Suppression in drug case overturned by Pa. court
A court order issued last year by a Cambria County judge suppressing evidence in a drug case has been overturned by the Pennsylvania Superior Court.
The appeals court decision means that Tyler Lavar Cottingham, 35, of Johnstown, will be required to go to trial on charges of possession with intent to deliver marijuana, which was found under the seat of a car he was driving on July 8, 2017, although he has the option of requesting a review by the state Supreme Court.
The Cottingham case landed in the Superior Court after the prosecution, represented by Cambria County Assistant District Attorneys Scott M. Lilly and Warren Lee Crilly, appealed the decision to suppress by Judge David J. Tulowitzki.
The Superior Court, in an opinion written by Judge John T. Bender, reversed the trial judge’s order that found the government could not prove Cottingham knew, or had “constructive possession” of, the marijuana, which was found under the front seat of the Nissan automobile he was driving.
The vehicle was owned by another person and there was a female in the vehicle with Cottingham.
The Cambria judge did not suppress a flashlight stun gun — the court called it similar to a cattle prod — found between the driver’s seat and the vehicle’s center console, meaning Cottingham also faces a weapons charge.
The weapon was “in plain view” of Cottingham, and Tulowitzki allowed that charge to go forward.
Cottingham drew the attention of police, according to the affidavit of probable cause, when a man named Derek Rose, 32, was placing his vehicle in the garage near his home.
According to the affidavit, Cottingham drove up to Rose, got out of his vehicle and struck Rose a couple of times while yelling, “You know what this is about.”
“If you want to take this to the next level, I have something for you under the seat,” he said to Rose.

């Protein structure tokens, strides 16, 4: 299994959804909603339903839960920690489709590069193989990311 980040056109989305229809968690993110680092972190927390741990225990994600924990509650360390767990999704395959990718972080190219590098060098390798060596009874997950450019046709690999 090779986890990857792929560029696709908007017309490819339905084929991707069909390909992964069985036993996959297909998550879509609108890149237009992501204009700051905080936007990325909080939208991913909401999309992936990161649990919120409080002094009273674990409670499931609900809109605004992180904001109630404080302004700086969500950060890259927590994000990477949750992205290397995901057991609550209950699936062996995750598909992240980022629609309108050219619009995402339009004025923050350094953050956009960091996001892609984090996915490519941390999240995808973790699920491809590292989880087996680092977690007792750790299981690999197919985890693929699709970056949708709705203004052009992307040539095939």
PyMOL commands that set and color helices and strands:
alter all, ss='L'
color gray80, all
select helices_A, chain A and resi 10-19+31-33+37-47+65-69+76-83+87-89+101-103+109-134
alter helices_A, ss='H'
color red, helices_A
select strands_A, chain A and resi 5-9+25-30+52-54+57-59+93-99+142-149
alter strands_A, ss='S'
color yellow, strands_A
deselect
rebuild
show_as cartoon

He is alleged to have hit Rose a third time in the head.
At this point, the Superior Court noted, Rose allegedly drew a Ruger .380-caliber handgun and as Cottingham turned to run away, shot him four times in the back.
Rose placed the gun on the trunk of his car and called 911.
Police charged Rose with simple assault, and he was sentenced by Cambria President Judge Norman A. Krumenacker III on Dec. 5, 2017, to 23 months’ probation, according to state court records.
Meanwhile, Cottingham, who faced the drug and weapons offenses, through his attorney, Aaron Michael Ling, asked the evidence against him be suppressed.
The Superior Court panel ruled the police search of the Nissan after the incident was proper because police obtained written permission from the owner of the vehicle for the search.
The panel ruled, however, that the decision by the Cambria judge, contending the government could not prove Cottingham was aware of or had control of the marijuana in a jar under the front seat, was not a question to be raised during a suppression argument but was something the defense could present to a jury.
“Possession, constructive or otherwise, is an element of the criminal offenses at issue; it is not a factor pertinent to suppression analysis in this case,” the Superior Court ruled.
It went on the state, “Accordingly, we conclude that the trial court clearly erred when it suppressed evidence of the seized marijuana and paraphernalia.”